“12 Years a Slave” also focuses on the slaveowners as well. Michael Fassbender is riveting as Edwin Epps, the man who would own Solomon for most of his time as a slave. He’s unpredictable, and lets his power go to his head just a little too much. Paul Dano, meanwhile, lets his Eli Sunday side come back in full form. The most powerful performance, however, comes from Ejiofor, who does so much acting simply with his eyes, which hide so much pain and longing. It’s truly beautiful and moving, and it works perfectly with McQueen’s directing. I sense many future collaborations between McQueen and a majority of the actors from this film.
It might seem difficult to drag yourself to a theater to watch a movie that is this uncompromisingly brutal. Just know that you will be part of an experience that will be talked about for years to come. McQueen defies the norms to make a movie that shouldn’t be defined as “feel-bad,” but also doesn’t resort to a happy ending that ties everything together too perfectly. In the end, one slave is safe, but that was sadly just one man who was able to walk free at that time. In the end, the hope in “12 Years a Slave” lies in the hindsight.
Brain Farts From The Edge
- Great to see that Brad Pitt walked right off the set of “Inglourious Basterds” for this role, but replaced the mustache with one of those weird chin beards.
- Speaking of Pitt, it’s funny that the producer would cast himself as the guy who saves the main character. Just saying.
- Speaking of funny accents, I don’t know what Benedict Cumberbatch was going for. Sure, he wanted to be Southern, but there was still a little bit of British left in there. My theory is that it was a compromise, as Hollywood believes that anyone born before the year 1950 had a British accent (I’m looking at you, “Hugo”).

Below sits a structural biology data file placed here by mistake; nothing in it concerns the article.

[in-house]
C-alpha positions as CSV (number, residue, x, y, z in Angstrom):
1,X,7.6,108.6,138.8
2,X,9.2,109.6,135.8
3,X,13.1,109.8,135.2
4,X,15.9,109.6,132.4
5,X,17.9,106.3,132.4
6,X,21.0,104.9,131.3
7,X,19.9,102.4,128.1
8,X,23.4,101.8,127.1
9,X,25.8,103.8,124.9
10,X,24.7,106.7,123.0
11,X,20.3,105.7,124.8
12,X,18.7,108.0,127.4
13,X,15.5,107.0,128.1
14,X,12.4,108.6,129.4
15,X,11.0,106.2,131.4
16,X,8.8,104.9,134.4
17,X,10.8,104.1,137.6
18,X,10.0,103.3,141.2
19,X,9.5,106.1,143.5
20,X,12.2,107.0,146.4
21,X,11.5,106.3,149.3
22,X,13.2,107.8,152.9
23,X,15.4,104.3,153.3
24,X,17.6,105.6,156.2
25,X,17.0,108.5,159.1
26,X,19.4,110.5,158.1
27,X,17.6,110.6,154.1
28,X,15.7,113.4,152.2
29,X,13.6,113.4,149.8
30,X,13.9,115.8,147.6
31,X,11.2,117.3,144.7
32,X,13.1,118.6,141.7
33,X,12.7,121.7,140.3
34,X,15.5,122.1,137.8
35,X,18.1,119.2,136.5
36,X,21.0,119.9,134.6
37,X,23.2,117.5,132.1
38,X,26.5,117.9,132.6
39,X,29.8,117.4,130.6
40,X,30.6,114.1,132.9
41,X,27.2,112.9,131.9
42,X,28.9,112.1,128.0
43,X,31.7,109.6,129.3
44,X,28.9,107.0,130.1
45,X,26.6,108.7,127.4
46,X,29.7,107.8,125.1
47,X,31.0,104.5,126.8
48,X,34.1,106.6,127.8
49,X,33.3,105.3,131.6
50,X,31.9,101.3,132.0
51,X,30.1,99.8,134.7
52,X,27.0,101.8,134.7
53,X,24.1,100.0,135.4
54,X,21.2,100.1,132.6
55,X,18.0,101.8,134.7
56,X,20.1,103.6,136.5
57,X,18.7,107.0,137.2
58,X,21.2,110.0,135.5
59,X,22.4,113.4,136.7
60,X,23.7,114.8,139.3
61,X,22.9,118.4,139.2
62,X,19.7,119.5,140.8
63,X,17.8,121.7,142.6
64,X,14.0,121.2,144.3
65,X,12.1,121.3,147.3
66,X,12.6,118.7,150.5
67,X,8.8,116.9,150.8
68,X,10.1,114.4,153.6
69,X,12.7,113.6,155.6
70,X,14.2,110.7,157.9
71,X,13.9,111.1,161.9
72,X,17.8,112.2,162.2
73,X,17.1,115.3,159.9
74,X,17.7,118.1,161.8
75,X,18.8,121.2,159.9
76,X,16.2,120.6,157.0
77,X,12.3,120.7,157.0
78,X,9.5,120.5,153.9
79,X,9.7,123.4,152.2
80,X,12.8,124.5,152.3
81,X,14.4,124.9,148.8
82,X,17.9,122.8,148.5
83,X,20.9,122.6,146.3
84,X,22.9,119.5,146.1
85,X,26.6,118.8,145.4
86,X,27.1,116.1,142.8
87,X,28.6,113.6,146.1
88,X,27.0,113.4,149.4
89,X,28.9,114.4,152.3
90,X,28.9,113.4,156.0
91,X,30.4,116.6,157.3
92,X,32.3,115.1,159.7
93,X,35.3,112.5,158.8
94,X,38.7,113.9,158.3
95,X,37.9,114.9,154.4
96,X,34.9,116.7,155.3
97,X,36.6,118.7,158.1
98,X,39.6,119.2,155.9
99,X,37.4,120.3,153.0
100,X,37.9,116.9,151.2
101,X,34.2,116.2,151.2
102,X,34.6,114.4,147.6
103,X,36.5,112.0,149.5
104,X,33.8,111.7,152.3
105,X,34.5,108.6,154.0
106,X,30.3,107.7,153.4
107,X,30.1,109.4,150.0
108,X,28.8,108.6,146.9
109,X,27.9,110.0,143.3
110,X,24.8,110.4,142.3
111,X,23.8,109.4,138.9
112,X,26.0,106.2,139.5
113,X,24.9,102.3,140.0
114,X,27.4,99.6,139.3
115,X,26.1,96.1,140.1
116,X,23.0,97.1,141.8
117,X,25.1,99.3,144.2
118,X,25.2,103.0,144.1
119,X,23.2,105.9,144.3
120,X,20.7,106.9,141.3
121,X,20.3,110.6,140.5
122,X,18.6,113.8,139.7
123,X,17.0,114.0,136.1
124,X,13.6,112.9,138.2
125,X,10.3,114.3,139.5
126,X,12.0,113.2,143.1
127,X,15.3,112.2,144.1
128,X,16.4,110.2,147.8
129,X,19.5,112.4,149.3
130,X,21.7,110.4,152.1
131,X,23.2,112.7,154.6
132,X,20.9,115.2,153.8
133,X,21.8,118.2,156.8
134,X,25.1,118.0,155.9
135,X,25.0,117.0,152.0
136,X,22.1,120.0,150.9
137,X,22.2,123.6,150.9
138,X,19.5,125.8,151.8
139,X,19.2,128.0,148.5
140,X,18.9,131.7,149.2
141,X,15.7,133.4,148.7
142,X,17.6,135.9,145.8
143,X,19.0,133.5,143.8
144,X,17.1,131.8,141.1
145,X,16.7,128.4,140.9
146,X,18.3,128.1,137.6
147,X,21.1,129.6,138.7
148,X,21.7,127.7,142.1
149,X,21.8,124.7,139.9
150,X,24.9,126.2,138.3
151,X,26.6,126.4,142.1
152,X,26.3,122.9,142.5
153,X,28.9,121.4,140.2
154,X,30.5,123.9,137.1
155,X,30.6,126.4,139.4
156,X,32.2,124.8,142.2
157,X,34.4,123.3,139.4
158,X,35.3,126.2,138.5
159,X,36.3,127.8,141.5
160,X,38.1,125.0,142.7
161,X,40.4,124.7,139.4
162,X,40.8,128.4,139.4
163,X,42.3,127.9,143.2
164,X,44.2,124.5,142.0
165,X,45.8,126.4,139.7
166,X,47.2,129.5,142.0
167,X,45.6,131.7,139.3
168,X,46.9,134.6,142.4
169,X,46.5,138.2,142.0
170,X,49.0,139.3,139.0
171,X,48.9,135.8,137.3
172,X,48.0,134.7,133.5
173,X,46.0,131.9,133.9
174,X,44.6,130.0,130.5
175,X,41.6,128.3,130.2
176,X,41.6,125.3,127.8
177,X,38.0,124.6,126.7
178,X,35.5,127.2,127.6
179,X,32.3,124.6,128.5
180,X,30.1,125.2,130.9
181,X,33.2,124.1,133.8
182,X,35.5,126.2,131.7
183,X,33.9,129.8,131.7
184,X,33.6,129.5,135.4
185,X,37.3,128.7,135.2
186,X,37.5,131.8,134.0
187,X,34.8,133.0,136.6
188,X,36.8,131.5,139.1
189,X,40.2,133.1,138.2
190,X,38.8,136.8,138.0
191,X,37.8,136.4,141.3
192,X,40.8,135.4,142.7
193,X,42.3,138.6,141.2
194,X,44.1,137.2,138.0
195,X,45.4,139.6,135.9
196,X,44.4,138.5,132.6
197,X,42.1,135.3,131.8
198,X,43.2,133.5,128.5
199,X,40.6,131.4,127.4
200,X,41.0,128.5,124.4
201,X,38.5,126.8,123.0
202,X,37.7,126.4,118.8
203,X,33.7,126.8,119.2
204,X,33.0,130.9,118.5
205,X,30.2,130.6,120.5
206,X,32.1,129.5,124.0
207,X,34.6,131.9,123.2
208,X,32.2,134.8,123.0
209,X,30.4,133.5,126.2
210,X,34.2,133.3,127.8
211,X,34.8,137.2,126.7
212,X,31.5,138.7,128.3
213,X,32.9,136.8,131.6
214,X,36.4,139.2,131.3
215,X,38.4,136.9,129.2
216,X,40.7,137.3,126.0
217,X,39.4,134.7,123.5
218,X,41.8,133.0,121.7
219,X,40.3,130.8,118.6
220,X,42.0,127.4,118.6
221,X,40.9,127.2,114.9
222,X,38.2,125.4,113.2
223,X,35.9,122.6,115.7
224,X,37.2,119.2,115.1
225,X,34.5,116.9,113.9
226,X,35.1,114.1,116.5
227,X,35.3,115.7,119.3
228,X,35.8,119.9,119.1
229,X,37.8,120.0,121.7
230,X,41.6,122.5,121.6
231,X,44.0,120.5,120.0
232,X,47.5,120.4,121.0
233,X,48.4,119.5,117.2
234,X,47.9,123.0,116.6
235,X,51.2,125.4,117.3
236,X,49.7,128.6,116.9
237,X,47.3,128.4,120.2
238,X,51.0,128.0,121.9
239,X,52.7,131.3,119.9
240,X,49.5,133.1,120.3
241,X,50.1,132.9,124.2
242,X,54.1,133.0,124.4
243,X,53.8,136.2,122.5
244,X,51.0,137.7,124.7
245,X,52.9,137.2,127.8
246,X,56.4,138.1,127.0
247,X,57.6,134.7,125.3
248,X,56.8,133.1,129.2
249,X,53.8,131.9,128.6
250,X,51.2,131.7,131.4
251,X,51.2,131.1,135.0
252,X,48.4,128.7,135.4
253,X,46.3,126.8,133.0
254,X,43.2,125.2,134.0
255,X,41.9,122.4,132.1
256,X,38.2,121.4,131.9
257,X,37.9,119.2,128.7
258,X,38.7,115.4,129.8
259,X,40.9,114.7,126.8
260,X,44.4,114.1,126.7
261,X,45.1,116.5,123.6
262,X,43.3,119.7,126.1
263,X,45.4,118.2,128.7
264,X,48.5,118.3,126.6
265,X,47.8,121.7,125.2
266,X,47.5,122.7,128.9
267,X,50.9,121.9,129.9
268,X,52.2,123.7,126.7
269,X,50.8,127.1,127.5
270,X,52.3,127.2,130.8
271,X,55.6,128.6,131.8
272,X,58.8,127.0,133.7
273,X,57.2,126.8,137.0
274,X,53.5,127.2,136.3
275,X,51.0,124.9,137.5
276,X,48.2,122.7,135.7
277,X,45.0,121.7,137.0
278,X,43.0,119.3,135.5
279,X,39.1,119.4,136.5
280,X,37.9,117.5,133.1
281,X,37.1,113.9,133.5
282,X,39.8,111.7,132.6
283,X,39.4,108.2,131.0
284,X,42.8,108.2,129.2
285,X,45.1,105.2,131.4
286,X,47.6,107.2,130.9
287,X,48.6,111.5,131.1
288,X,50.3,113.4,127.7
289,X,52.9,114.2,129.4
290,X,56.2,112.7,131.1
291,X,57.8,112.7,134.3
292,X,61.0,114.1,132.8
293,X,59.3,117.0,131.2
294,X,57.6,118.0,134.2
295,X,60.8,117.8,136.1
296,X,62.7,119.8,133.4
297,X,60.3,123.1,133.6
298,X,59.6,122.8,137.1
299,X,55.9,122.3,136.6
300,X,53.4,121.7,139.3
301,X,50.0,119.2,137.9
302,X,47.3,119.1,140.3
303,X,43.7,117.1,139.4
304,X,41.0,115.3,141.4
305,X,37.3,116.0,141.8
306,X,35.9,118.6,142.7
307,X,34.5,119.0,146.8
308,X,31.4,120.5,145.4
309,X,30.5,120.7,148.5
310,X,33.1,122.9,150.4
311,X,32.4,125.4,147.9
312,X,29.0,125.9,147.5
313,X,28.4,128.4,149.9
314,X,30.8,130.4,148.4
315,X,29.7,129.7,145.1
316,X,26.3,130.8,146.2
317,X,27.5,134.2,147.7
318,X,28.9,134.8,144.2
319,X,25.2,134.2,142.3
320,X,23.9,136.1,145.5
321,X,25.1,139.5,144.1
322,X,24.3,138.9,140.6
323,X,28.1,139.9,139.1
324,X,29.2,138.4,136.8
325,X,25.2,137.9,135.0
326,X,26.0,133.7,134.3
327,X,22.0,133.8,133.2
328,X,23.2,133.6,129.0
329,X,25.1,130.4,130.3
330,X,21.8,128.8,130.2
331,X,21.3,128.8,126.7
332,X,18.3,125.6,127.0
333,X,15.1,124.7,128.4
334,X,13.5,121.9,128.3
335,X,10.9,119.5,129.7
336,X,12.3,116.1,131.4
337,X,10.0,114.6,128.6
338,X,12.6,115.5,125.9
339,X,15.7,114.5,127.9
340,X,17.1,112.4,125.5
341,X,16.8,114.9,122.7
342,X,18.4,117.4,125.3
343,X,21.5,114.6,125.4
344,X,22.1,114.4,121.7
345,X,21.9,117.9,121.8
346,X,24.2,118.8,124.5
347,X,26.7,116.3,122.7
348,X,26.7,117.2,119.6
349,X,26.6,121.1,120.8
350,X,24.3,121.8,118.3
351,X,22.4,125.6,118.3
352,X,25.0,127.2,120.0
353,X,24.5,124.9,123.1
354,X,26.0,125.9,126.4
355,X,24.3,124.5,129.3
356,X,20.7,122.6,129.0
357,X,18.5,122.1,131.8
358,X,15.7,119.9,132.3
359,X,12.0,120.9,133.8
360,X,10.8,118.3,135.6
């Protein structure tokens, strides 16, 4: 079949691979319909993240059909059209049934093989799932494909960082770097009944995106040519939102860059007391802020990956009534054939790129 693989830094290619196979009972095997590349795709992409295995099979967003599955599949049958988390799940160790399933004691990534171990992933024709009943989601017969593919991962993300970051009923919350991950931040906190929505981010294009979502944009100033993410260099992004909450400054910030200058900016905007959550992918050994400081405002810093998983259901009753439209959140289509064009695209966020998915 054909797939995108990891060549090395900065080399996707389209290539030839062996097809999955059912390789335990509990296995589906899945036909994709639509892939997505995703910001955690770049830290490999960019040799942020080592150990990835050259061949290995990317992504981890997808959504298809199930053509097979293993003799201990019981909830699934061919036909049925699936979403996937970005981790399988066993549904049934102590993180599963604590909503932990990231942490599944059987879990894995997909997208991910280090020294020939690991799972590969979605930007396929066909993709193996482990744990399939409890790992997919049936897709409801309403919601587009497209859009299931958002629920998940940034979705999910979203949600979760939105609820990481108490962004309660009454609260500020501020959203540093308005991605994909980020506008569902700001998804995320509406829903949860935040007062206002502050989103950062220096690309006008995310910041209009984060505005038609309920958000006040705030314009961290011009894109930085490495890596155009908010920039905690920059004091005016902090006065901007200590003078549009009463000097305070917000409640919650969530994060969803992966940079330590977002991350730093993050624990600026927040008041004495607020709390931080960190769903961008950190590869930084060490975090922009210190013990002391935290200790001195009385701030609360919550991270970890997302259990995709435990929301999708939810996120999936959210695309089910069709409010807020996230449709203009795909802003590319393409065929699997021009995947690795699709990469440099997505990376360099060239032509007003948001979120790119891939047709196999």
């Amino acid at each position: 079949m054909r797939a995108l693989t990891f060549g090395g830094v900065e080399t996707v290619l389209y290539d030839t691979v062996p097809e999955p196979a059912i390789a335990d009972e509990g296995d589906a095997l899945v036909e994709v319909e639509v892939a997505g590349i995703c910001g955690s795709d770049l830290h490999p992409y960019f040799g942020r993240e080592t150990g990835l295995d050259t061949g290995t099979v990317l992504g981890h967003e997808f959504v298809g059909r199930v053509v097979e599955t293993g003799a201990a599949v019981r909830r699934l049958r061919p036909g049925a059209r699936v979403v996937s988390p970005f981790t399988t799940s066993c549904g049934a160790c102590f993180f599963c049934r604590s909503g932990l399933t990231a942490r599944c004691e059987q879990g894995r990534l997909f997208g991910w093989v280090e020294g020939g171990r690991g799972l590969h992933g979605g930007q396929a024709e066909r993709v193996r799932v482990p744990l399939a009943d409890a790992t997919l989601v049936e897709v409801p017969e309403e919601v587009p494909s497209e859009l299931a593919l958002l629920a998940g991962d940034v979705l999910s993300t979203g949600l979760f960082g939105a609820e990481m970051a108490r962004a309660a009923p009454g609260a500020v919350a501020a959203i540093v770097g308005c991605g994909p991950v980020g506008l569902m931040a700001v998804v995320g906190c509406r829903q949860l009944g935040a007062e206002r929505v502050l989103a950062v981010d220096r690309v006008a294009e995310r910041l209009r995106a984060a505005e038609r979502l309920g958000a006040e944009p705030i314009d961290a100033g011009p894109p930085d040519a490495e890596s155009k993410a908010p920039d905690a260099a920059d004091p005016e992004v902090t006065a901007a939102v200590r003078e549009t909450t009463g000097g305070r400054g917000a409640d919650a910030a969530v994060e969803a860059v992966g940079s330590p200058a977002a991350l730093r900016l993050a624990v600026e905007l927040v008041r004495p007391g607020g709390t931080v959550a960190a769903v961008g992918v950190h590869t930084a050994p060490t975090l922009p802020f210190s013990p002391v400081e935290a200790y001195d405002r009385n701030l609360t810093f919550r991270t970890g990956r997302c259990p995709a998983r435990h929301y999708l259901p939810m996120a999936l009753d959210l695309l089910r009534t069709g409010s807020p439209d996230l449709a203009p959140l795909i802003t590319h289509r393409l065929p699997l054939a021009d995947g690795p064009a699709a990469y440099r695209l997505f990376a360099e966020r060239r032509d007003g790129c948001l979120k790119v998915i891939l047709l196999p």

- I should probably write a second post about this film. Soon.
- I don’t want to Armond White this here, but there were tiny flaws here and there, but definitely not enough to ruin the experience. Mainly, the villains often bordered on cartoonish, but luckily nobody pushed it too far over the line. However, this is a true story, so maybe their actions speak more to the evils of slavery than to the possible flaws in the script. Just an interesting thought to ponder.
- I don’t know if I am alone here, but there were several occasions throughout the film where I just wish Django would show up.
- The South was an unjust place. However, McQueen finds time to focus on the beauty of the region. From fields of cotton to jungles of cane to swamps, “12 Years a Slave” had some of the best cinematography of the year.
- Taran Killam is in this for some reason. You’re awesome Taran, but this casting decision will forever confuse me.
- Paul Giamatti. Man, calm down and drink some wine.
- Favorite note I took during the movie: “Slaveowners were weird.”
- I finally figured out where Salvatore Romano has been hiding all of these years. For those of you who don’t watch “Mad Men,” Salvatore Romano is not Ray Romano’s cousin.
- The most important note I have ever taken: When he puts on a bandana, Michael Fassbender looks like Chris Meloni in “Wet Hot American Summer.”